Bezel

The upper, protruding part of a finger ring (excluding the hoop and the shoulders) often set with a gemstone.

Band

A ring made from a thin, often flat, ribbon-like strip of material (usually metal). The band can be unadorned or decorated.

Hoop

Also called the shank, the rounded part of the ring that encircles the finger and connects to the bezel at the shoulders.

Seal

Mounted in rings or hung on a chain, seals were once extensively used as a means of identification and only by relatively important people. Seals are carved in hard stones (like sard or jasper ) using intaglio or engraved on gold signet rings.

Renaissance & Baroque

Considerable evidence exists concerning the making and wearing of rings in the Renaissance. Their appearance in painted portraits confirms that they continued to be worn on multiple fingers, suspended from chains and ribbons, sewn onto sleeves or hats, and so forth. When not worn they were sometimes stored on parchment rolls or in neatly compartmentalized boxes, known from documents and paintings. In the Renaissance, the medieval practice of using uncut stones was abandoned in favor of faceting; table-cut facets were among the earliest and most popular, but other cuts rapidly followed. Making rings that would show off best the qualities of the stone became a skill that exercised the virtuosity of cutters, chasers, engravers, enamellers, and goldsmiths sometimes in collaboration. The highly sculpturesque quality of most Renaissance and Baroque rings can be compared with the striving for greater veracity that characterizes the monumental arts of this period.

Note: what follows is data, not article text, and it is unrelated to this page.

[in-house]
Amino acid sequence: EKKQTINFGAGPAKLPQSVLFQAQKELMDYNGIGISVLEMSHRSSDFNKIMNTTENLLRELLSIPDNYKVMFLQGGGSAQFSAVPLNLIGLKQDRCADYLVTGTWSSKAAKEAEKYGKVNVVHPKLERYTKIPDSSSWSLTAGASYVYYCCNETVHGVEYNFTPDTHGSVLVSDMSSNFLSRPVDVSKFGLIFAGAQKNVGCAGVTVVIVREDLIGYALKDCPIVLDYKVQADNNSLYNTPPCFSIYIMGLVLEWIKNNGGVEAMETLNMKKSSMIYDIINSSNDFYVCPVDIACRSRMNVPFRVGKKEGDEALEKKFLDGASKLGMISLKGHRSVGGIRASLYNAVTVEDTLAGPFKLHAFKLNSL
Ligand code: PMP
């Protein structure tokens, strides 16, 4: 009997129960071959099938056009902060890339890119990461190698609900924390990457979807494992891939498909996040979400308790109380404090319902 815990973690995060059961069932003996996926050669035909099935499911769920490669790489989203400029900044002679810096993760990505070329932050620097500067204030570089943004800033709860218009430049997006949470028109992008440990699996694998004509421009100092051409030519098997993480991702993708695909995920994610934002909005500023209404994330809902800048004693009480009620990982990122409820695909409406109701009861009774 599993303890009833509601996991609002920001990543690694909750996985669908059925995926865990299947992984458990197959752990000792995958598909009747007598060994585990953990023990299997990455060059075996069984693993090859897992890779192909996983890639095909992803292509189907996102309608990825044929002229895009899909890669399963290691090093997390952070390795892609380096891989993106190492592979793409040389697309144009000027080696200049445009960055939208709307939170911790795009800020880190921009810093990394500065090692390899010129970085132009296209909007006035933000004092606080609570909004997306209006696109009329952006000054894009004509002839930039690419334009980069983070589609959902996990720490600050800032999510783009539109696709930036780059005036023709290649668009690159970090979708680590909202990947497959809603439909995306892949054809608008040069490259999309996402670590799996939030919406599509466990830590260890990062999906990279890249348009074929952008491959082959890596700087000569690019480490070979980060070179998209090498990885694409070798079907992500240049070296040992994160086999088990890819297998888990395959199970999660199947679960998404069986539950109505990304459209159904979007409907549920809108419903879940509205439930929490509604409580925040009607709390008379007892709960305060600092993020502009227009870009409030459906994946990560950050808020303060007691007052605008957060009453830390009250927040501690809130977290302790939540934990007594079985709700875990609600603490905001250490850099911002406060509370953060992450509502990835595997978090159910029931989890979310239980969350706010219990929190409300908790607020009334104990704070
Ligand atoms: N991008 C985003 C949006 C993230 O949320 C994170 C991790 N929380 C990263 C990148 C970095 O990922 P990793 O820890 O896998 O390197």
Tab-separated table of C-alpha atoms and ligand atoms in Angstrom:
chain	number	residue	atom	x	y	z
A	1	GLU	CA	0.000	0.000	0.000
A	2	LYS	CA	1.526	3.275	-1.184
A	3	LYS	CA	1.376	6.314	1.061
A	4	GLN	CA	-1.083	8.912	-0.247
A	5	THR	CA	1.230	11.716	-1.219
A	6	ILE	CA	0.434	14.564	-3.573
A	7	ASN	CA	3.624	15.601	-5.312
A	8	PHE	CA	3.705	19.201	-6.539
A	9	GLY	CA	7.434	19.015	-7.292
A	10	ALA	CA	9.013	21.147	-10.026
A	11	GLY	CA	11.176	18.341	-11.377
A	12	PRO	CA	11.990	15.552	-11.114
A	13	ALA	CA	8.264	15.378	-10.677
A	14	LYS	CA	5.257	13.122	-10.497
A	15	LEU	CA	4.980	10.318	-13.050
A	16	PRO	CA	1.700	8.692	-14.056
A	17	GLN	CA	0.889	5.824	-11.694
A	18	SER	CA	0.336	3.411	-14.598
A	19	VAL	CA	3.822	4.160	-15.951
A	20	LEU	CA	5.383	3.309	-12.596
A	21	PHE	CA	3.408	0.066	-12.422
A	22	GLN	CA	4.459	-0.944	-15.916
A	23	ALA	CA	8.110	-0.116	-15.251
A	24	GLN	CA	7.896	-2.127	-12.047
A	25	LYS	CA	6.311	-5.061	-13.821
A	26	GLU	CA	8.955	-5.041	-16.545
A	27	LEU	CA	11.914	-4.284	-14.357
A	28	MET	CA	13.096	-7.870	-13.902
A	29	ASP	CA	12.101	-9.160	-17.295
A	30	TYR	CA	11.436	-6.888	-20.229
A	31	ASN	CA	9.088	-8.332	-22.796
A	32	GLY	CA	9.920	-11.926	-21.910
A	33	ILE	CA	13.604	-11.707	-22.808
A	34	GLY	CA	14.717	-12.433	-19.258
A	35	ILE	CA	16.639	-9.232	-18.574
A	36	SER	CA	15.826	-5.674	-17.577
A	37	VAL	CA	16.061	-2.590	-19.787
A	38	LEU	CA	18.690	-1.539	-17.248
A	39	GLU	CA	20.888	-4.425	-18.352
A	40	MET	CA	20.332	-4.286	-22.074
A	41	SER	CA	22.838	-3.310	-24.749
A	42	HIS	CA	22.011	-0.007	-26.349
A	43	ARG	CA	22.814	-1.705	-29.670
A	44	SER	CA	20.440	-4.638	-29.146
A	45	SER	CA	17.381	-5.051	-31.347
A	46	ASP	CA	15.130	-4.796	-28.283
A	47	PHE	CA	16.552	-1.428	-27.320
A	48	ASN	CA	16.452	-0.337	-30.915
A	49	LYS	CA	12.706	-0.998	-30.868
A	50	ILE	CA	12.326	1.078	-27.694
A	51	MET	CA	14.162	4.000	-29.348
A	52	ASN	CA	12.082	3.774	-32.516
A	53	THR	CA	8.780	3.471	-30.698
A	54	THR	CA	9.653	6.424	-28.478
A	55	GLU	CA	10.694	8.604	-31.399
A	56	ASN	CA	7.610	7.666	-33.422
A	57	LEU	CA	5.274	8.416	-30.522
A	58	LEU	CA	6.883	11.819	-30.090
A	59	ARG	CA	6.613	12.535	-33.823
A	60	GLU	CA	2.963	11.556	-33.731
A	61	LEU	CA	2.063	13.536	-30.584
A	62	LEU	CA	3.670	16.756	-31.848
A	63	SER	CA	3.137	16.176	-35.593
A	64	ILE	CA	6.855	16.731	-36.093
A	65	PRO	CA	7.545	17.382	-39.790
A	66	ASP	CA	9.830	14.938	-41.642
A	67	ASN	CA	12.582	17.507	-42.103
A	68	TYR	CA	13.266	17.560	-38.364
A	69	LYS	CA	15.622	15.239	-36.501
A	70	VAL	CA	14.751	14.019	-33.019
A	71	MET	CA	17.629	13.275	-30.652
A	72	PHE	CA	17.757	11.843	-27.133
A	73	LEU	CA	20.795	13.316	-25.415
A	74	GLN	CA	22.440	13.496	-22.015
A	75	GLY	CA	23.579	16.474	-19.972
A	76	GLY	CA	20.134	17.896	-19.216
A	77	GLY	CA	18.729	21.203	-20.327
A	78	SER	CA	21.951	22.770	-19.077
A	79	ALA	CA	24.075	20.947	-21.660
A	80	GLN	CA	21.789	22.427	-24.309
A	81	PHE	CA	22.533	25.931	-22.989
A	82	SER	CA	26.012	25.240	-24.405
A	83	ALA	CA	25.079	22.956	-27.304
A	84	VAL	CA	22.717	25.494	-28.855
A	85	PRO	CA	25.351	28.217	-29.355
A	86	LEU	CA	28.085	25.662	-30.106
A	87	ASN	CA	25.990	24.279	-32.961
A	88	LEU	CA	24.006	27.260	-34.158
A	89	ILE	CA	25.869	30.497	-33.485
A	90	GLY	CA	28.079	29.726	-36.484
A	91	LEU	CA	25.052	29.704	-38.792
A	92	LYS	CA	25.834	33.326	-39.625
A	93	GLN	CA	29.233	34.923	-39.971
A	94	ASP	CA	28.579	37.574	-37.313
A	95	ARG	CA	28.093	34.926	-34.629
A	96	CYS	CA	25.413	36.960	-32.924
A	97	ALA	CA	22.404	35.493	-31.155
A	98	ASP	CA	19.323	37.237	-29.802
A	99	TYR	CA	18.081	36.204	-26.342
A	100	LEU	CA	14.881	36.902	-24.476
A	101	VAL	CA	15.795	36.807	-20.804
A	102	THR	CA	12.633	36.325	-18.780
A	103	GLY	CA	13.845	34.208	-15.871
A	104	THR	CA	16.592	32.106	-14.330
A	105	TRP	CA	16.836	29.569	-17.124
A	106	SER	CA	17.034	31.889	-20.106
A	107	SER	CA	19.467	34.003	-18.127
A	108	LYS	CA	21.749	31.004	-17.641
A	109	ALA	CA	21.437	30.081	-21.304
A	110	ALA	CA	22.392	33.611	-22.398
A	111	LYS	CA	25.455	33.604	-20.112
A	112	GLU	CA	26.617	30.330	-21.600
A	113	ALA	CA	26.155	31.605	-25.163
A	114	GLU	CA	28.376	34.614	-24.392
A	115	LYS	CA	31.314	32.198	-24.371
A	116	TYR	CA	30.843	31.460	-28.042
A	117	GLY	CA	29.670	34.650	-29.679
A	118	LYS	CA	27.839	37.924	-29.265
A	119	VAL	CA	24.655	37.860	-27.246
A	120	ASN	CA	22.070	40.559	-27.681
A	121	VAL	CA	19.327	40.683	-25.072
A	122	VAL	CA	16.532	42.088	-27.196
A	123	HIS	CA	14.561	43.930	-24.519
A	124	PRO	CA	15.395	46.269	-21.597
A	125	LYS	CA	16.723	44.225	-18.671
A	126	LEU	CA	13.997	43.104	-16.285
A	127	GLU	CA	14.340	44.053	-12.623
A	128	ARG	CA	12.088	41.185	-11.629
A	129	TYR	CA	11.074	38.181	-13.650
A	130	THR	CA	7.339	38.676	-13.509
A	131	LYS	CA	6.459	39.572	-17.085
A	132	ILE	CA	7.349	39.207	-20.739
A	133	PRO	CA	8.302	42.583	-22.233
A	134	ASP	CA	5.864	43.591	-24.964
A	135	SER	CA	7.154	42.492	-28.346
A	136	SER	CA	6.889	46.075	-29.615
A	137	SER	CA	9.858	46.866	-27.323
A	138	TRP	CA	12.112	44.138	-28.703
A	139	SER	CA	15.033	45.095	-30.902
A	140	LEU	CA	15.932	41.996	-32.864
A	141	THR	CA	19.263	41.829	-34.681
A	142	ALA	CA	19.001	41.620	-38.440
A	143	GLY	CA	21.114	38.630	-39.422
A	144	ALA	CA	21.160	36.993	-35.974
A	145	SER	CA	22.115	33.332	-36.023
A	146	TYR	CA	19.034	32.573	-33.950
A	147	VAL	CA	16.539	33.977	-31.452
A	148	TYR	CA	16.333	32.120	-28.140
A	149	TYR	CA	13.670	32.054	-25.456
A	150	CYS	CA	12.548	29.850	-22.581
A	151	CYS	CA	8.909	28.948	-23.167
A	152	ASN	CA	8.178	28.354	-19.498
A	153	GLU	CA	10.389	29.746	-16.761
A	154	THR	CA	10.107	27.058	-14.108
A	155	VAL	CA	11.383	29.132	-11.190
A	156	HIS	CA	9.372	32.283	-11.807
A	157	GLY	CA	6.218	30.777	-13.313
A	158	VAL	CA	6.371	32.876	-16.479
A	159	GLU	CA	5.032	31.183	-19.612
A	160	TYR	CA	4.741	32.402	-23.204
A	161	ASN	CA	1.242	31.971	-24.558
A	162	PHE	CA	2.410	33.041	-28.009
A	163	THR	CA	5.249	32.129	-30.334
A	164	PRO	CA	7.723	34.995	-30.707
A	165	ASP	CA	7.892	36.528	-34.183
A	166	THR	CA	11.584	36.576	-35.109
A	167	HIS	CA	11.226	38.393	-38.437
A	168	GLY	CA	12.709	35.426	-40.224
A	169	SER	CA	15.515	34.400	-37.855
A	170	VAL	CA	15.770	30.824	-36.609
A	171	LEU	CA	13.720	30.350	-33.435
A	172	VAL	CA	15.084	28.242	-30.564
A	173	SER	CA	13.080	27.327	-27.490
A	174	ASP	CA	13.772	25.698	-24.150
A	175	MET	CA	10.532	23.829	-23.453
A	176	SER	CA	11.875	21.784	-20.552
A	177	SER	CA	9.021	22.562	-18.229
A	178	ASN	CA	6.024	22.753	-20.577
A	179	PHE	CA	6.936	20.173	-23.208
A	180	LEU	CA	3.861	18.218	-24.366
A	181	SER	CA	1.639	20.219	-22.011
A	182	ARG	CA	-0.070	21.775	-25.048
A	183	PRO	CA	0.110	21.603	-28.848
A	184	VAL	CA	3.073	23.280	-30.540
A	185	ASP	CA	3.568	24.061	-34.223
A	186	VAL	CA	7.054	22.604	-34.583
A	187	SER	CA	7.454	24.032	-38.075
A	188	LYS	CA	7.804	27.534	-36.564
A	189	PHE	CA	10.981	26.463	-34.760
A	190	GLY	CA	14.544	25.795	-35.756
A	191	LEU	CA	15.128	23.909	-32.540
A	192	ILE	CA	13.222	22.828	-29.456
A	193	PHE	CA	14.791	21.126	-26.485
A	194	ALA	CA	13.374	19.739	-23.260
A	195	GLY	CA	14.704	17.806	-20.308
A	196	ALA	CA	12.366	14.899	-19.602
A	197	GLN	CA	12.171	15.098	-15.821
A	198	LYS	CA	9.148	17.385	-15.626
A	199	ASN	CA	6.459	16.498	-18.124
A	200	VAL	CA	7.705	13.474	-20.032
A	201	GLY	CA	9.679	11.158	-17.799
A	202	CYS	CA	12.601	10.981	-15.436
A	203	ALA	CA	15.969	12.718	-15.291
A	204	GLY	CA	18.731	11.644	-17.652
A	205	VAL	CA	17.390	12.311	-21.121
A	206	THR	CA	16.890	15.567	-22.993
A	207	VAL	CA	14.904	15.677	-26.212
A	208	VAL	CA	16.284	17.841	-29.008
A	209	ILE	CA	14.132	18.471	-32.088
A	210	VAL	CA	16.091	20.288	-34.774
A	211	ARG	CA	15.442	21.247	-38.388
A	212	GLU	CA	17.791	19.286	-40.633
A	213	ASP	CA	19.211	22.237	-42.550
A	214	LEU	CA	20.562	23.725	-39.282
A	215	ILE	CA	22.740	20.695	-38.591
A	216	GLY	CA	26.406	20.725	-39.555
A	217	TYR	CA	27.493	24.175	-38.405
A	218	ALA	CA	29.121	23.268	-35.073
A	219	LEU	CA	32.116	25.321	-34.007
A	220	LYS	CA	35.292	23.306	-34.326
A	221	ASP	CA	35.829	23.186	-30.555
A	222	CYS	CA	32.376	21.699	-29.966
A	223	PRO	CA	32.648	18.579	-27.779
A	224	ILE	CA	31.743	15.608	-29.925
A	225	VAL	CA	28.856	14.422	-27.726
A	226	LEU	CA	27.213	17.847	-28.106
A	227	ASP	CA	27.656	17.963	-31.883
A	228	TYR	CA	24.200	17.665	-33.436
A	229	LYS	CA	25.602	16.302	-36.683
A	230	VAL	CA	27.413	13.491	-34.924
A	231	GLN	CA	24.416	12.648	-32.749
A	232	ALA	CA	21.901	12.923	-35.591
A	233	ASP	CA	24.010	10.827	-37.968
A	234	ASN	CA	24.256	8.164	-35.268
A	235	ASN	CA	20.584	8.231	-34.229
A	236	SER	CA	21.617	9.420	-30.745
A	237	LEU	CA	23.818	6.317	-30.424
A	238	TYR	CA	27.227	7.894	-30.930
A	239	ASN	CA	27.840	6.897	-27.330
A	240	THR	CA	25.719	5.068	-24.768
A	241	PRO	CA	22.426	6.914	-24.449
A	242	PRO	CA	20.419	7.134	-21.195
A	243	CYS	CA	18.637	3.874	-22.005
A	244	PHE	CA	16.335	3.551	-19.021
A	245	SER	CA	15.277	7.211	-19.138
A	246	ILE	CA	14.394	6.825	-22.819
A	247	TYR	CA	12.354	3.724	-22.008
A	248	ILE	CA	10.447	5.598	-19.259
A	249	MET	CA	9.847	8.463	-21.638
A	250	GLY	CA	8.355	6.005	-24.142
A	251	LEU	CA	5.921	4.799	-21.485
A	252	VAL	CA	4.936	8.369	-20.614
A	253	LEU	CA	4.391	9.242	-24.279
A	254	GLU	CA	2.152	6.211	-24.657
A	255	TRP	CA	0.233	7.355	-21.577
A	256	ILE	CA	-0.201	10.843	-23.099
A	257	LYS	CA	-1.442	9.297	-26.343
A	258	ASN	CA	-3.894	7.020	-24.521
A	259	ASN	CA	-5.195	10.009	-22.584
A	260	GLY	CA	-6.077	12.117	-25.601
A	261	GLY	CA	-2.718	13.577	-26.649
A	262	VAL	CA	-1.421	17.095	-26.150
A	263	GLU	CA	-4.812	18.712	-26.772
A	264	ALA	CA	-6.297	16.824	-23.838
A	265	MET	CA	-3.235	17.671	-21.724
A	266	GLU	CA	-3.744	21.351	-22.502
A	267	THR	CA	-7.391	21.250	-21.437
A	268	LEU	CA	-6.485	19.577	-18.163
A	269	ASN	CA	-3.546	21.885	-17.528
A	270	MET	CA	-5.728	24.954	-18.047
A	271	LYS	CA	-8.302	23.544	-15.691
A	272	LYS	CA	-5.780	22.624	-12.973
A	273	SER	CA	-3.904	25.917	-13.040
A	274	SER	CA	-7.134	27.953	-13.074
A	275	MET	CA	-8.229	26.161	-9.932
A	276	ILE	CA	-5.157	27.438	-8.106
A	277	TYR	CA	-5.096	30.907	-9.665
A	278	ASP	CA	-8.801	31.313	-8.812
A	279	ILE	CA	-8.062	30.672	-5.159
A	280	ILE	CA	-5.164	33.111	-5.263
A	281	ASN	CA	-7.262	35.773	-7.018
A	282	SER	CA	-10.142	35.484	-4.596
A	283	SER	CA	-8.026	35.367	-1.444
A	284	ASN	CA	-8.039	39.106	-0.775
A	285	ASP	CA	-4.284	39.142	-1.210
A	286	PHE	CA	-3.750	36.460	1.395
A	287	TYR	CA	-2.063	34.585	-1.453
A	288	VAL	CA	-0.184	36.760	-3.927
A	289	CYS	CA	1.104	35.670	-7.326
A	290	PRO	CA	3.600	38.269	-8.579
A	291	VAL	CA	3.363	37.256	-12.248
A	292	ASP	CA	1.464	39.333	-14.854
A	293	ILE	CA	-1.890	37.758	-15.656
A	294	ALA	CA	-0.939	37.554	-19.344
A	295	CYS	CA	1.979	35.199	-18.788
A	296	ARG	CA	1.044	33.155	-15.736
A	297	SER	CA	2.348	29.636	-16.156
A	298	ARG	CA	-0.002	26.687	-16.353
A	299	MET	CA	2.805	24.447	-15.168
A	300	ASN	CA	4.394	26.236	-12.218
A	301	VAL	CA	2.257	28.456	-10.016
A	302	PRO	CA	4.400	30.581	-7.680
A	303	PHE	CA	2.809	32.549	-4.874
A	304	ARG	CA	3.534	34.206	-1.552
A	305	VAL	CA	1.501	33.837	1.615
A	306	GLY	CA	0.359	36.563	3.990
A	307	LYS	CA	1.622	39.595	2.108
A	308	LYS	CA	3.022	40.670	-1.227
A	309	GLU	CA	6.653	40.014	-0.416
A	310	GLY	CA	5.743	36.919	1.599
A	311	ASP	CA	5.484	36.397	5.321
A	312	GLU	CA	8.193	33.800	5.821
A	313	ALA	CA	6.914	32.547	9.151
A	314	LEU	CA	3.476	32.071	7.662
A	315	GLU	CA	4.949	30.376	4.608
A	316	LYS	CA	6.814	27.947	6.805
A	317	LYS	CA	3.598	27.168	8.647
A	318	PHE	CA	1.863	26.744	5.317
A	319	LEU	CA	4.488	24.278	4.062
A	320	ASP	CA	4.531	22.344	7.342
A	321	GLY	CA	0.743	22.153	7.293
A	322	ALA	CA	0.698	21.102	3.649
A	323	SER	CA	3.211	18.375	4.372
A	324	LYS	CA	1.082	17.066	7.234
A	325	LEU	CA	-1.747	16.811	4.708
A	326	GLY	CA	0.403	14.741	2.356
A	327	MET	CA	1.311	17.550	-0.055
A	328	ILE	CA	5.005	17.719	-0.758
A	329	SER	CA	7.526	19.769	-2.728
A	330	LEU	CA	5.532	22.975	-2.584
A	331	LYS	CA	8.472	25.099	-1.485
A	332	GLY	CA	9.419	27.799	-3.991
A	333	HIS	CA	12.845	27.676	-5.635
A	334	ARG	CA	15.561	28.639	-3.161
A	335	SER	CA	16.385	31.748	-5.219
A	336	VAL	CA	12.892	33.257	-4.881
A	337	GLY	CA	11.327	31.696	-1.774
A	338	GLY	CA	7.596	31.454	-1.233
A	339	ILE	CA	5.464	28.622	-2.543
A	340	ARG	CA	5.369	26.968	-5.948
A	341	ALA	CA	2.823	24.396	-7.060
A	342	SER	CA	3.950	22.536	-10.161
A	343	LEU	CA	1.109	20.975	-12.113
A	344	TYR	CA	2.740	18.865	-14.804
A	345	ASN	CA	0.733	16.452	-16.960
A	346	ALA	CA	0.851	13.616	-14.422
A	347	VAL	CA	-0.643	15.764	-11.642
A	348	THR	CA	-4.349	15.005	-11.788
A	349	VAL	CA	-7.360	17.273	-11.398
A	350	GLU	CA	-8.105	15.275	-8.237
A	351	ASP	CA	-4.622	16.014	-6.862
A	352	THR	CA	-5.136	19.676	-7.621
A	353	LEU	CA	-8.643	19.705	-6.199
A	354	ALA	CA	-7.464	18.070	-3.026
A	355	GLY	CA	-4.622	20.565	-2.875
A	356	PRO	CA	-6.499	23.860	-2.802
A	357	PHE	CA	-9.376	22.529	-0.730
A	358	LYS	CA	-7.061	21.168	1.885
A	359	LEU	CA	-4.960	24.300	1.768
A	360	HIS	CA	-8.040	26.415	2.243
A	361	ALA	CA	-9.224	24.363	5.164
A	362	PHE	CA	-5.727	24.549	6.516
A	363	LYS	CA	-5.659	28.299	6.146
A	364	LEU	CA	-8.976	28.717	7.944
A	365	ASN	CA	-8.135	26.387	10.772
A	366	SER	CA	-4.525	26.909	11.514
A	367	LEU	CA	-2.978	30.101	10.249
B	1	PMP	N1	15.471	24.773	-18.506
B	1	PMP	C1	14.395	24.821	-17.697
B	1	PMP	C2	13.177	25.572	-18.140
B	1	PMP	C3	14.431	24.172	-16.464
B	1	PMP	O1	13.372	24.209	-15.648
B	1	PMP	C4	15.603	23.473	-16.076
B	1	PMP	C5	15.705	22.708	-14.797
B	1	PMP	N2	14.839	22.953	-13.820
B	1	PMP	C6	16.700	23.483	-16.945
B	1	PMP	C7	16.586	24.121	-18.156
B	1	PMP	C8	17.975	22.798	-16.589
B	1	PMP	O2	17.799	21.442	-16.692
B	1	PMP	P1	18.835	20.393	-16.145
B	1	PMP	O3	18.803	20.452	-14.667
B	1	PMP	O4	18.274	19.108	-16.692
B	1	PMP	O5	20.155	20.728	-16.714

By far the most common type of ring from the Renaissance was the boxed bezel set with faceted stones in highly ornate geometric bezels with intricate articulated shoulders, sometimes with protruding volutes, the whole richly enameled. Surviving drawings for rings by sixteenth-century goldsmith-designers Etienne Delaune, Pierre Woeiriot, and René Boyvin record variations on this type. Often reviving classical subjects and motifs, numerous cameos and intaglios also date from this era, produced under illustrious, often princely, patronage. By the sixteenth century the careers of famous gem-cutters can be reconstructed; they include Valerio Belli, Alessandro Cesati, Alessandro Masnago, and Francesco Torino. However, few Renaissance cameos and intaglios appear in their original mounts, because they were often made not as rings but rather as virtuoso carvings, kept in drawers in cabinets and taken out and admired by Renaissance princes.

During Elizabethan and Tudor times in England, commonplace books (the earliest dated 1596) were used by goldsmiths and their customers to provide appropriate inscriptions for rings. References to posy rings (from “poésie” or poetry) abound in literature of the period; for example, in Shakespeare's Hamlet (III, ii, 162): “Is this a prologue, or the posy of a ring.” The discovery of the New World also wrought changes in the evolution of rings, as it did for painting, because new stones became available. The newly prized diamond, expensive then as now, was often imitated by the similarly favored rock crystal. Extensive surviving pictorial evidence is useful because it contributes to a more precise dating and localization of rings from this era.